While some marketers are content to simply identify their target audience and then produce ad content that appeals to that group, PPC and social media experts know that this is only the first part of the battle. To generate real, quality results, all ad content needs to be tightly targeted so that it is displayed to the right audience as well.

Targeting is a word tossed around a lot in the world of PPC, and for good reason. After all, while the right level of ad targeting can help you drastically increase your leads and conversions, targeting groups that are too broadly defined (or targeting the wrong group or keywords altogether) will completely waste your ad budget.

Because of this, it’s little surprise that audience targeting has taken off on Facebook, Google, and other platforms. Targeted advertising has been found to be highly effective, even influencing the way people think about themselves—and of course, there’s the fact that targeted ads make audiences more likely to buy in the first place.

But when it comes to selecting the parameters for your targeted social ads, which criteria is the most important? Age? Gender? Geographic location?

While the answer may vary depending on your product/service or the scope of your business, there’s one frequently overlooked demographic item that can have a big impact on your marketing success: income.

Why Income Targeting?

The reasons behind using income targeting are simple. Your product or service may not be affordable for everyone. Or you know that what you have to sell wouldn’t necessarily appeal to a high-end consumer. When you target your ad content based on consumer income, you place yourself in a much better position to reach “qualified traffic”—a fancy industry term to describe those who would actually be interested in buying your product.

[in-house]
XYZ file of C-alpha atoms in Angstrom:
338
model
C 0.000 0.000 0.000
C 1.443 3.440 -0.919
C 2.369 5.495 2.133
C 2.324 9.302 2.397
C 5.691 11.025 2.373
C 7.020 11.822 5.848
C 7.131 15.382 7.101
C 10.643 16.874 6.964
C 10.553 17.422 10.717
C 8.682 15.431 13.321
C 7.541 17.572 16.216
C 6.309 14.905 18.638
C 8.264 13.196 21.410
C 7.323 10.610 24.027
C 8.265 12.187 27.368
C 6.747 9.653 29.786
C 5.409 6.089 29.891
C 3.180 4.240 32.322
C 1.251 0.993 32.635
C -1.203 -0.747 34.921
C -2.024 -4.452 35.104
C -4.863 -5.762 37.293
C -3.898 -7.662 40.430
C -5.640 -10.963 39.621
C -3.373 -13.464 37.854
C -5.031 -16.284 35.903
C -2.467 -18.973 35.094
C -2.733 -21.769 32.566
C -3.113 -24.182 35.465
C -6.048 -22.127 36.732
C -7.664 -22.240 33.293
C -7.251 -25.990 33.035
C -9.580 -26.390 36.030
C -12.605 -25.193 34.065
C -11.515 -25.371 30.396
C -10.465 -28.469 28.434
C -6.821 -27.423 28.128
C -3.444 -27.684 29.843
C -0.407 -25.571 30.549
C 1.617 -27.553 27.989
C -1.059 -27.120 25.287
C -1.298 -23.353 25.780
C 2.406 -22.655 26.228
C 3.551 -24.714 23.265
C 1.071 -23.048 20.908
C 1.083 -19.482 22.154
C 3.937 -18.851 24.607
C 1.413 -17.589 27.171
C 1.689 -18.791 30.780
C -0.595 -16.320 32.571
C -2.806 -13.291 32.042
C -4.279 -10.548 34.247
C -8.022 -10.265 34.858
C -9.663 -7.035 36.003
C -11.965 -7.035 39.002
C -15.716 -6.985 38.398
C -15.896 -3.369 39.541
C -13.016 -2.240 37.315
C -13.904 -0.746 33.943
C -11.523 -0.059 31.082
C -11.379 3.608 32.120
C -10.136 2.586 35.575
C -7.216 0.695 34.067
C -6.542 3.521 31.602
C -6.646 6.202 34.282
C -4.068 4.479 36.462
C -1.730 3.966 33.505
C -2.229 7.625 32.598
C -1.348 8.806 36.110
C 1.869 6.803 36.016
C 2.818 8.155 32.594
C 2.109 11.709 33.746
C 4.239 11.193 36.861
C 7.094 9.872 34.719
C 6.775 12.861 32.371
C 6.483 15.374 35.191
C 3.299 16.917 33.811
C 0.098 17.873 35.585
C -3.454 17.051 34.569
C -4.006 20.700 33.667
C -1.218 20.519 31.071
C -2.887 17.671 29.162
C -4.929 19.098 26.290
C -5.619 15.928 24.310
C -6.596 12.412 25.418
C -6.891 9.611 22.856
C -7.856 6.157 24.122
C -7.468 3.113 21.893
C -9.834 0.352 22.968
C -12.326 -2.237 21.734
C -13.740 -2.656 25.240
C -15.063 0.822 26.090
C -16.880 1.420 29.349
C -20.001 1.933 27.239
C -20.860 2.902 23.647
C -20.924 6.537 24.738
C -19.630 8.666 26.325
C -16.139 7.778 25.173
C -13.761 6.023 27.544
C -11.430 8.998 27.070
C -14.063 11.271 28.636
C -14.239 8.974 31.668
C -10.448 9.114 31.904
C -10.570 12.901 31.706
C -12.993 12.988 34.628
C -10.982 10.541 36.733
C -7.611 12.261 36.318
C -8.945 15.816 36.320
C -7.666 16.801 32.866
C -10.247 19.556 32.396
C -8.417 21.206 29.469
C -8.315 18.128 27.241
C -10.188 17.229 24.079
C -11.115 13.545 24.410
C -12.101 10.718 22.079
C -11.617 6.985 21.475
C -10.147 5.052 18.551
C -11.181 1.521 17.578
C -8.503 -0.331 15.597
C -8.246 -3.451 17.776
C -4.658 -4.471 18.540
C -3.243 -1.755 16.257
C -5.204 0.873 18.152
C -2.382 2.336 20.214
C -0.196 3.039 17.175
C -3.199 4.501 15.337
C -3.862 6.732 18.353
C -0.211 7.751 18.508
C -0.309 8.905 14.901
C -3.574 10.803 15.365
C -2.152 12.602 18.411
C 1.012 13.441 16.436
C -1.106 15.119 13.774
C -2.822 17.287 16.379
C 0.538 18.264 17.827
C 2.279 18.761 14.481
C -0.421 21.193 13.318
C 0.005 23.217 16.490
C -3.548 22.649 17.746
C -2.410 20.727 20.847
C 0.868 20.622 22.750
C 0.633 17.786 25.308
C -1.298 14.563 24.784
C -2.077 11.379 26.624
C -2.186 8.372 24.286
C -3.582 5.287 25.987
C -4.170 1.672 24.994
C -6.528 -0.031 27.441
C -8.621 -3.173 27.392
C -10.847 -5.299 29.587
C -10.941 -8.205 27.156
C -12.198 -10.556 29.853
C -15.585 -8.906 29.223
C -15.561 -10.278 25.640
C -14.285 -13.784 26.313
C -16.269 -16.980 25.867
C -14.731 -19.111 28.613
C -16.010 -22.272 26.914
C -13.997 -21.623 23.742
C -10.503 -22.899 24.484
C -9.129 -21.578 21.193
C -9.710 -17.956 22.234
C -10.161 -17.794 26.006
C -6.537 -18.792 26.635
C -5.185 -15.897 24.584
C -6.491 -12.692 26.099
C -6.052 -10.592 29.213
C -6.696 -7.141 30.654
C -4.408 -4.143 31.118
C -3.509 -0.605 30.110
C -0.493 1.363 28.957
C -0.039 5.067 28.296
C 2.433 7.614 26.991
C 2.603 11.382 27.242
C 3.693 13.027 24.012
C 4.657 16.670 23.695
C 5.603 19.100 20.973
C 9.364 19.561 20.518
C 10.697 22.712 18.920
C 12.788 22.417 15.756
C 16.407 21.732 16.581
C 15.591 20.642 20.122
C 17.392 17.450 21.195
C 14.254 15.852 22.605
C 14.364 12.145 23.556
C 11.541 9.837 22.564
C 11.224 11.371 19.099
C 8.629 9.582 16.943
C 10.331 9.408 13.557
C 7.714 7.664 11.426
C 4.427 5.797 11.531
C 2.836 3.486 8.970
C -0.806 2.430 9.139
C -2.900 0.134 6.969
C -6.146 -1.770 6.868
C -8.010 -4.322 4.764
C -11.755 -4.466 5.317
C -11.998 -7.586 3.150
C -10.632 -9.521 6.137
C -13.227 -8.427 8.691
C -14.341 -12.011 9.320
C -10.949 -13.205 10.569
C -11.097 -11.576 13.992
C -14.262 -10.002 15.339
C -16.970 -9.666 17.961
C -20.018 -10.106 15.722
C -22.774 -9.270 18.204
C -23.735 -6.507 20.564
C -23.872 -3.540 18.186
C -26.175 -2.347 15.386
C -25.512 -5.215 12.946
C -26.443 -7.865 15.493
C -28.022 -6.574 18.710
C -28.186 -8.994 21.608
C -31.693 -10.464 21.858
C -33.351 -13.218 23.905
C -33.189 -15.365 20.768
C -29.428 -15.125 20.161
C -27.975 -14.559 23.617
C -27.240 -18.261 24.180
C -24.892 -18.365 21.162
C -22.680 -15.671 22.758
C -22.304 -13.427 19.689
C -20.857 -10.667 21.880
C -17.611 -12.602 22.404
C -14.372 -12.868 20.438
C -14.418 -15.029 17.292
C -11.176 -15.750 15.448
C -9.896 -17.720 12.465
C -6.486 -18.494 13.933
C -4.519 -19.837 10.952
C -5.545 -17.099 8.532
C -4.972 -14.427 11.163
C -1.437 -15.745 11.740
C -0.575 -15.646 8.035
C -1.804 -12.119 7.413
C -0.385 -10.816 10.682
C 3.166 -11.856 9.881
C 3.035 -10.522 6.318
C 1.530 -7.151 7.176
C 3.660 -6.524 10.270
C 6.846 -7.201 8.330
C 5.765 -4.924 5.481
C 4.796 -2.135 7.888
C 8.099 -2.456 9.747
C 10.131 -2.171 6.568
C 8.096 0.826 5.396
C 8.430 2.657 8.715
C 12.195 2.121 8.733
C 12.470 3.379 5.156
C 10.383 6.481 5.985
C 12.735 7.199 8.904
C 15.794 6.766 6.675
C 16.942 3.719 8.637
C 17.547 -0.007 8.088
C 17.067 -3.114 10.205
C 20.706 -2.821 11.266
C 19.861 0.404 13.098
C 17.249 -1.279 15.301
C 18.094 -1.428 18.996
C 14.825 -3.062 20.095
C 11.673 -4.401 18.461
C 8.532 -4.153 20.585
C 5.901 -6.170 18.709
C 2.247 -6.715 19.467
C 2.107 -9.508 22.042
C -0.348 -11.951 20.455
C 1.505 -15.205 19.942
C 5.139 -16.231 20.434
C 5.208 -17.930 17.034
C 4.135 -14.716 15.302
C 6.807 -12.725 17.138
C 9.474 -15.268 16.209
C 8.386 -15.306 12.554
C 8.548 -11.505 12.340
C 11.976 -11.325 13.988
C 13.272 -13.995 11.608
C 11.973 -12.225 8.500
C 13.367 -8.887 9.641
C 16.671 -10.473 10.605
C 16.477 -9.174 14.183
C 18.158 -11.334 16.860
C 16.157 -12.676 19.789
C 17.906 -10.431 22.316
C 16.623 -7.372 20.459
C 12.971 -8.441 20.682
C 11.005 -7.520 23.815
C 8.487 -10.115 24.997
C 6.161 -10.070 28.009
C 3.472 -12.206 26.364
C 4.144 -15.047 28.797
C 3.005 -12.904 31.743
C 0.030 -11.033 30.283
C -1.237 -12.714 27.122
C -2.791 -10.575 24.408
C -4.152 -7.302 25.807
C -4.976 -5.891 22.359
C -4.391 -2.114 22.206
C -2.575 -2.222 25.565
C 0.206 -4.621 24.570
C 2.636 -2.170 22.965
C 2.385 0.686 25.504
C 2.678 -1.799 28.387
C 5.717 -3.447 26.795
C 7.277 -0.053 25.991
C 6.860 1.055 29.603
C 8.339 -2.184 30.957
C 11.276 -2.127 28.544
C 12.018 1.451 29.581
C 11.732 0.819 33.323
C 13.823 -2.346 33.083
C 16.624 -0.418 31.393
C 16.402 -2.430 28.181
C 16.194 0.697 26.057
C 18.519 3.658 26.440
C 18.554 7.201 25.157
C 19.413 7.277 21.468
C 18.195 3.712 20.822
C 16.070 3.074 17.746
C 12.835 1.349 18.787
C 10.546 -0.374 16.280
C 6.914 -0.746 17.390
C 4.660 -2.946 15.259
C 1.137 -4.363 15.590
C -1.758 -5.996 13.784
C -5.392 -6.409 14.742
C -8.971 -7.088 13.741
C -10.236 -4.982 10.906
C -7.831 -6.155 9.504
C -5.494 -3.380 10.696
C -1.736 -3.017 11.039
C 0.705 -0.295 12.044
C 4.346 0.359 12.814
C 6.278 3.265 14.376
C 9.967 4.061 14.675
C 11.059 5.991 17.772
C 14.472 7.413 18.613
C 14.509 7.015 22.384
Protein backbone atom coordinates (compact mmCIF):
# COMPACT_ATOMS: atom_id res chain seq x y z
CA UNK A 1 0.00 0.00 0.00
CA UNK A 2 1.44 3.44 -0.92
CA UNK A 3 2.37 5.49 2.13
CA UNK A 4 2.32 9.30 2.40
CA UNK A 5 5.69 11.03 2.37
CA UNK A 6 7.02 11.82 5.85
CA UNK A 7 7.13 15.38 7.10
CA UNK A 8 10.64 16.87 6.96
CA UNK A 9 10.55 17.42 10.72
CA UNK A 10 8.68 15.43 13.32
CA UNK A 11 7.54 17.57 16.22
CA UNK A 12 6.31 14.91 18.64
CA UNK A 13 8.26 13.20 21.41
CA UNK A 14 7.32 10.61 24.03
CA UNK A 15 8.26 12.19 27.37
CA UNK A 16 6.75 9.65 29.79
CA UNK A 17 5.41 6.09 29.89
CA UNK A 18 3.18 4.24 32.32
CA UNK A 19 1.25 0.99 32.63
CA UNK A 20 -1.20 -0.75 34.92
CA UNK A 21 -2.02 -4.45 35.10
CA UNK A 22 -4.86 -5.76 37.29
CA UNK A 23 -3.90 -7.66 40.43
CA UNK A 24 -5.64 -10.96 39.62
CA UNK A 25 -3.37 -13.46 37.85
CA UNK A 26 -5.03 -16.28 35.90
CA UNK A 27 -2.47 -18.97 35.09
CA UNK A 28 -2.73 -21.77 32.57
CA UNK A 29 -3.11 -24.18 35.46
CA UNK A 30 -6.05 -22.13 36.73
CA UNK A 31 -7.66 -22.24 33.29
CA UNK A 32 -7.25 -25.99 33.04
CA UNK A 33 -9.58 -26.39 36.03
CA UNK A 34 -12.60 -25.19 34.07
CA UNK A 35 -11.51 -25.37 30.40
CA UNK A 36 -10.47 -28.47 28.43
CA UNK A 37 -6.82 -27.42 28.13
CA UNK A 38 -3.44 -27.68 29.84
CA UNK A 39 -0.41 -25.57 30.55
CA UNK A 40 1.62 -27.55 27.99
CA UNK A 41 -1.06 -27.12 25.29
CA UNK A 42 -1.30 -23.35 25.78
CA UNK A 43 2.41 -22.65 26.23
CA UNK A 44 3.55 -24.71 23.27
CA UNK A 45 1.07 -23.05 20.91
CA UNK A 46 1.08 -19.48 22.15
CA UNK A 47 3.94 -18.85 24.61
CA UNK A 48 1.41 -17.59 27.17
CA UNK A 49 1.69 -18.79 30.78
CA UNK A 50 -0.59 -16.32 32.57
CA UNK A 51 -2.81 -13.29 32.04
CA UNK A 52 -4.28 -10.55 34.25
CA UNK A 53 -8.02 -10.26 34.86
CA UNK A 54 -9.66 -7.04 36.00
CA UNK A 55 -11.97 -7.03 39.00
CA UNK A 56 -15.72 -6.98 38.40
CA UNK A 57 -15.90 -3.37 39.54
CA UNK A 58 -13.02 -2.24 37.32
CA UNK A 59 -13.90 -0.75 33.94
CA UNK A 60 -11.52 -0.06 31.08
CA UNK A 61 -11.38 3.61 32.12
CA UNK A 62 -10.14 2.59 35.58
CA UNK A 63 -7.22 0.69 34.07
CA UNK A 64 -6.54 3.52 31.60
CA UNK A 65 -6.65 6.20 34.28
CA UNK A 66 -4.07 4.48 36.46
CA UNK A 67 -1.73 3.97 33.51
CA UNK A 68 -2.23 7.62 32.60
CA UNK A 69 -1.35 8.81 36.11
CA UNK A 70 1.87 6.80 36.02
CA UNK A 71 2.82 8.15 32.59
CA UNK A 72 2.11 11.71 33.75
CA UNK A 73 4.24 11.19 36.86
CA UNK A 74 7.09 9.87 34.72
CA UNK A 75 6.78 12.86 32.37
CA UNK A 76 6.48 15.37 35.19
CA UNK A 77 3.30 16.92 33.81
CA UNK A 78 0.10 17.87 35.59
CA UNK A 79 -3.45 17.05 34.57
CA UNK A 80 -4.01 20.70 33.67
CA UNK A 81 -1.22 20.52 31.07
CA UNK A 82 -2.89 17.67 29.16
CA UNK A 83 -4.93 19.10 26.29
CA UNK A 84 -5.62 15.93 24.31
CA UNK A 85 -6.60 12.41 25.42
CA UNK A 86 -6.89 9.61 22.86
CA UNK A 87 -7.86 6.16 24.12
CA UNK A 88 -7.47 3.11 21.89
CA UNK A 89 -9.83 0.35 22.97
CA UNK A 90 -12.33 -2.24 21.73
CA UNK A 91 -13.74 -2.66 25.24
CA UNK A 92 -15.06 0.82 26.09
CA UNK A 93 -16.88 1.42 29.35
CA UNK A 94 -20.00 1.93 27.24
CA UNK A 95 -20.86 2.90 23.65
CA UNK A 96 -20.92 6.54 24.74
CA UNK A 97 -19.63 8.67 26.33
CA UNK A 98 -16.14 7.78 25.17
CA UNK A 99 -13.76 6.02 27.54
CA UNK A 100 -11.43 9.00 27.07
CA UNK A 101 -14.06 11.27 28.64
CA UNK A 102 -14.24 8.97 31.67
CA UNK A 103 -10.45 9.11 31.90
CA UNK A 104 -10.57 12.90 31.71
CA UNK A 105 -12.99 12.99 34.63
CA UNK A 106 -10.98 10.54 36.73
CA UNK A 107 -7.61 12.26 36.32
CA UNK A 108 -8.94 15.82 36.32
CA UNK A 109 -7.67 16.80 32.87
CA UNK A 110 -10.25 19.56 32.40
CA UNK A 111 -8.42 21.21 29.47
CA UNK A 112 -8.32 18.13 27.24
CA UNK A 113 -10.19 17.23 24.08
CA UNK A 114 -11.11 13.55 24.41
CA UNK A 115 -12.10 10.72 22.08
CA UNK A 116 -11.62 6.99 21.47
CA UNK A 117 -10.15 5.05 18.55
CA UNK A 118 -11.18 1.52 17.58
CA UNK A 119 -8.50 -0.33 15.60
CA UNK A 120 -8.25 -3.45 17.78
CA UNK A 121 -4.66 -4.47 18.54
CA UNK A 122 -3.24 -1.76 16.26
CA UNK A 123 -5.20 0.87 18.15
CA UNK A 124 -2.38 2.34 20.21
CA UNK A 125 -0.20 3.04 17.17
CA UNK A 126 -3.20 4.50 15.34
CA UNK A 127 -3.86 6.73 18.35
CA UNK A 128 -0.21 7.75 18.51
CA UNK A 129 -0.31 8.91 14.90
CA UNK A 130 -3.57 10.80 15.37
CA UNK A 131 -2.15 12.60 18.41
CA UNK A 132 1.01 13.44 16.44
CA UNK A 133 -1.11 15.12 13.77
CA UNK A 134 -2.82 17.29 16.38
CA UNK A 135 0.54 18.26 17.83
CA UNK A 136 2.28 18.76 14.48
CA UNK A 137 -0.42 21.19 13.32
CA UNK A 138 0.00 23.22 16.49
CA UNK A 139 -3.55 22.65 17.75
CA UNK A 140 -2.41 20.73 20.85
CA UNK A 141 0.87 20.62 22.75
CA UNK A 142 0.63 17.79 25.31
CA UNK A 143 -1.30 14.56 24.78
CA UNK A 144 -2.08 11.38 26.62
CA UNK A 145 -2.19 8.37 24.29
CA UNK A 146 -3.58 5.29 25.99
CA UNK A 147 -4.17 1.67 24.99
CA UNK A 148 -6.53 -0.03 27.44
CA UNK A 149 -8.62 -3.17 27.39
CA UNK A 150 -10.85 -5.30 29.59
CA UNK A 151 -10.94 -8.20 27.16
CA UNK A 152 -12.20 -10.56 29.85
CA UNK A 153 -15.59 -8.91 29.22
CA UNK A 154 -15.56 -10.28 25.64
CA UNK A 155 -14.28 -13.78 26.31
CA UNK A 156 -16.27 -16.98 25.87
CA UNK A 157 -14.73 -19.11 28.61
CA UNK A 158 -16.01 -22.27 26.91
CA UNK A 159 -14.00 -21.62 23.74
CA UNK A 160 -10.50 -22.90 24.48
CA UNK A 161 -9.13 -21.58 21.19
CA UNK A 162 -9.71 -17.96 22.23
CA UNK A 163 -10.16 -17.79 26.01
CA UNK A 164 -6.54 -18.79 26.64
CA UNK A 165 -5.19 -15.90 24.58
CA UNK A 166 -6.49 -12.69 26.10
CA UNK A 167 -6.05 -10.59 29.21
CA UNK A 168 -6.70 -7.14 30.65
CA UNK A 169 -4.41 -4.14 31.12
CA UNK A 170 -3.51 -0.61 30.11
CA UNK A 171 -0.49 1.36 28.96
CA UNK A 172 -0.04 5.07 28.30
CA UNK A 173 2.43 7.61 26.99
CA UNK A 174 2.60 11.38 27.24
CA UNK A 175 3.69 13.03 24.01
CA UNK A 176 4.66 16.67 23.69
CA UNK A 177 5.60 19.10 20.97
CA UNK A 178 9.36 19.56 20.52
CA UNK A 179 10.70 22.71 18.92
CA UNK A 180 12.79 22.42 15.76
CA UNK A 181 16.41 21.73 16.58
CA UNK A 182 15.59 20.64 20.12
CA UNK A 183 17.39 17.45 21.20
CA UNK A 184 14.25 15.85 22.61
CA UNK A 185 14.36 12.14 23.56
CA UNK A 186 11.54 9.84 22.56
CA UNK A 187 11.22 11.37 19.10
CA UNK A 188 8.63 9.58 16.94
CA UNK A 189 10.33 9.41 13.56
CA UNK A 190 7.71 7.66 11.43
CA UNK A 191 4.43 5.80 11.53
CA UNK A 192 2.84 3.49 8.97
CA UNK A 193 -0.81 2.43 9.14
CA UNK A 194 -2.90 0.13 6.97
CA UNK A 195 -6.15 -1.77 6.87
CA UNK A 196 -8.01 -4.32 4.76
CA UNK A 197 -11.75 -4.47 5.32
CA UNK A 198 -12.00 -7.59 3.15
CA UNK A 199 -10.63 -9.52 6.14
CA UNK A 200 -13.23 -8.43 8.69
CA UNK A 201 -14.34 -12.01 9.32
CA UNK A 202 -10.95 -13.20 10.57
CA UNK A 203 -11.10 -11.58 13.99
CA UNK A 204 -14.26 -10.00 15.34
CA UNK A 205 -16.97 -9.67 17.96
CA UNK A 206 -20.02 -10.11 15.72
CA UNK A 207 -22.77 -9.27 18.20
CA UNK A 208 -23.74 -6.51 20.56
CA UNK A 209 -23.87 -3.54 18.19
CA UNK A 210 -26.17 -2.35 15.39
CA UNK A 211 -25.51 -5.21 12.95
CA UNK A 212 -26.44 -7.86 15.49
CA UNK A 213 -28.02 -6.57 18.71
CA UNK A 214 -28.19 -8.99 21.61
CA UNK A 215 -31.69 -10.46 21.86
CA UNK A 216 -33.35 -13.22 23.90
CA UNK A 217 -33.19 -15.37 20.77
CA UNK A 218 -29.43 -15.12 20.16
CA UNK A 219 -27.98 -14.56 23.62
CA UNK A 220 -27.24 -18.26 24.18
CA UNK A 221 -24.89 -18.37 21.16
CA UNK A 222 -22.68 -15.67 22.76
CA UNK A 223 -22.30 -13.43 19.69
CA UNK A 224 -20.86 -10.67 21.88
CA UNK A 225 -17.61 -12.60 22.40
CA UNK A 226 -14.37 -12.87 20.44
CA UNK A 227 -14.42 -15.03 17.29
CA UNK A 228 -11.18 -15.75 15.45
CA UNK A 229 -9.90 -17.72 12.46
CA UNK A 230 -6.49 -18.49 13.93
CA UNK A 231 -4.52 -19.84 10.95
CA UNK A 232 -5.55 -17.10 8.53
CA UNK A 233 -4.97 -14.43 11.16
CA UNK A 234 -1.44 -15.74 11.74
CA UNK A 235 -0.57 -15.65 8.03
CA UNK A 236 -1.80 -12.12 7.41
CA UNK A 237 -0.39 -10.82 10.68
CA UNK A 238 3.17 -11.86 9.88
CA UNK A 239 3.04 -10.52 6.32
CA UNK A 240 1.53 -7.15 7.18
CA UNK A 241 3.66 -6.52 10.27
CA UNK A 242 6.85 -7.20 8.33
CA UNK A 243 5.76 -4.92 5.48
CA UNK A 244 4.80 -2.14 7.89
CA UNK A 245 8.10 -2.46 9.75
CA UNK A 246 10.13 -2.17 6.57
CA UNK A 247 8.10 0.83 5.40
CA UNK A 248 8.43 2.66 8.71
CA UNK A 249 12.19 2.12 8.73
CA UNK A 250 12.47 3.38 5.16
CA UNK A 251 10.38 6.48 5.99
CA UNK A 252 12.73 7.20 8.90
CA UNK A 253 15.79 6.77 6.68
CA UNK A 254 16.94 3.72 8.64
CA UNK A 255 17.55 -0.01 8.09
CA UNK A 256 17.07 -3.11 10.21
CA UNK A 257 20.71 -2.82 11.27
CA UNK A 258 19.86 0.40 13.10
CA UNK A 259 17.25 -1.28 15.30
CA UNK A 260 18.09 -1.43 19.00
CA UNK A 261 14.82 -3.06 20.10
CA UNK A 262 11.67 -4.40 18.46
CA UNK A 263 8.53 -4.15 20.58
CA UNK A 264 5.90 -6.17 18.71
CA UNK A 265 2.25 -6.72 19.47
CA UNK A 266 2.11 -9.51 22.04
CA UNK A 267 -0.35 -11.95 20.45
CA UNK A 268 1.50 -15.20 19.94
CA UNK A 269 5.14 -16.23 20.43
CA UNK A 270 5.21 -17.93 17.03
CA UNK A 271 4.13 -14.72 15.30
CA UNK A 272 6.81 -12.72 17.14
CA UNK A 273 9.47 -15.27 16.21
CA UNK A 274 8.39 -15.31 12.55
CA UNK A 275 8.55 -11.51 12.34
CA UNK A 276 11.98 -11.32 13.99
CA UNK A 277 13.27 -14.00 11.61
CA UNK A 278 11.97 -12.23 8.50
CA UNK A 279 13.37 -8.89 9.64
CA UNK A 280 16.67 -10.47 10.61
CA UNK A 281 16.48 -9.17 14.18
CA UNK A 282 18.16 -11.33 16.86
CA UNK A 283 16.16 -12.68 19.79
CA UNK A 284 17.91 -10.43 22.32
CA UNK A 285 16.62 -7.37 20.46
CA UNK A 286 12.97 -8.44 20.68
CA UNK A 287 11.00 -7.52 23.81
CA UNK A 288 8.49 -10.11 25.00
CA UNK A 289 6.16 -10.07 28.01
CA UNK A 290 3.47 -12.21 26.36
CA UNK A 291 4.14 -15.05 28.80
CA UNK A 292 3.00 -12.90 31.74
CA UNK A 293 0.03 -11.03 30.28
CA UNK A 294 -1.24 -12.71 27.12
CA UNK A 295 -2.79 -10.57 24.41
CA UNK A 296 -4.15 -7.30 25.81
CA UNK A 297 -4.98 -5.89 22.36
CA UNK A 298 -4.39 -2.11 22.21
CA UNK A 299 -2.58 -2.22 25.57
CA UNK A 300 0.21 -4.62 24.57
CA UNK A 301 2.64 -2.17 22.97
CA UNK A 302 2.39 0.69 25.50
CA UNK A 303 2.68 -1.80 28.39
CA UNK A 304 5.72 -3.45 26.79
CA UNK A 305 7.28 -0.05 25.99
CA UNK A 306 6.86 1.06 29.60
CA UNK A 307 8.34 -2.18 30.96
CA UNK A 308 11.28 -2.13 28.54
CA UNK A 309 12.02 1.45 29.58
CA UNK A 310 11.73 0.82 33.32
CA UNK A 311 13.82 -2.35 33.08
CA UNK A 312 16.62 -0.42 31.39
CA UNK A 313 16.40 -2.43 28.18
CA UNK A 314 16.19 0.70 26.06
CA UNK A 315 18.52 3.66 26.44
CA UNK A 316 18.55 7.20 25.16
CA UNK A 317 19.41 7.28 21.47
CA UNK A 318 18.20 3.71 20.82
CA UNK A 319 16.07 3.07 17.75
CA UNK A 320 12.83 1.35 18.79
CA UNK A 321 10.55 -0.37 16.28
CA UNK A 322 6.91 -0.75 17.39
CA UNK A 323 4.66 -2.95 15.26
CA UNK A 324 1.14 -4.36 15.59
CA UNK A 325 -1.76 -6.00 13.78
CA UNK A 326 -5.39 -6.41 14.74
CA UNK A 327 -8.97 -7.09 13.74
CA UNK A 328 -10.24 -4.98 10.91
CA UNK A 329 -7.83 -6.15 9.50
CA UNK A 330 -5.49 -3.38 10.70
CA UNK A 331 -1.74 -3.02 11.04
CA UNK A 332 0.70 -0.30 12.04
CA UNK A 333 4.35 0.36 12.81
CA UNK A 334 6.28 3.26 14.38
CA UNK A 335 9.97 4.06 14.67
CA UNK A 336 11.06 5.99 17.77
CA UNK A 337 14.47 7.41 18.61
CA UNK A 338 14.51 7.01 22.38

Let’s use engagement rings as an example. Those nervous people getting ready to pop the question are all in a similar situation, but their budgets can be radically different—the average payout is supposedly $4,000, but looking online, you can find rings ranging in price from just under $200 to well over $40,000.

If you’re in the business of selling less expensive engagement rings, you probably wouldn’t want your ads getting dished out to someone looking for the fanciest ring money can buy. Likewise, the makers of those high-end rings aren’t going to get many sales from low-income searchers.

Because of this, it’s essential that you consider how your price point and average order value affect your audience’s ability (or interest) in buying your product. Delivering your ad content to someone in the appropriate income bracket for your product or service could ultimately make all the difference in whether or not they click on your content.

Implementing income targeting has been reported to decrease a campaign’s cost per leadby nearly 41% in a single month,” while also leading to a significant improvement in conversion rates—and all because income targeting finds that essential “qualified traffic.”

How Does Income Targeting Work?

After discovering that income targeting is a thing, you might be asking yourself: how do Facebook and Google determine someone’s net income in the first place? Is there some sort of creepy Big Brother thing going on?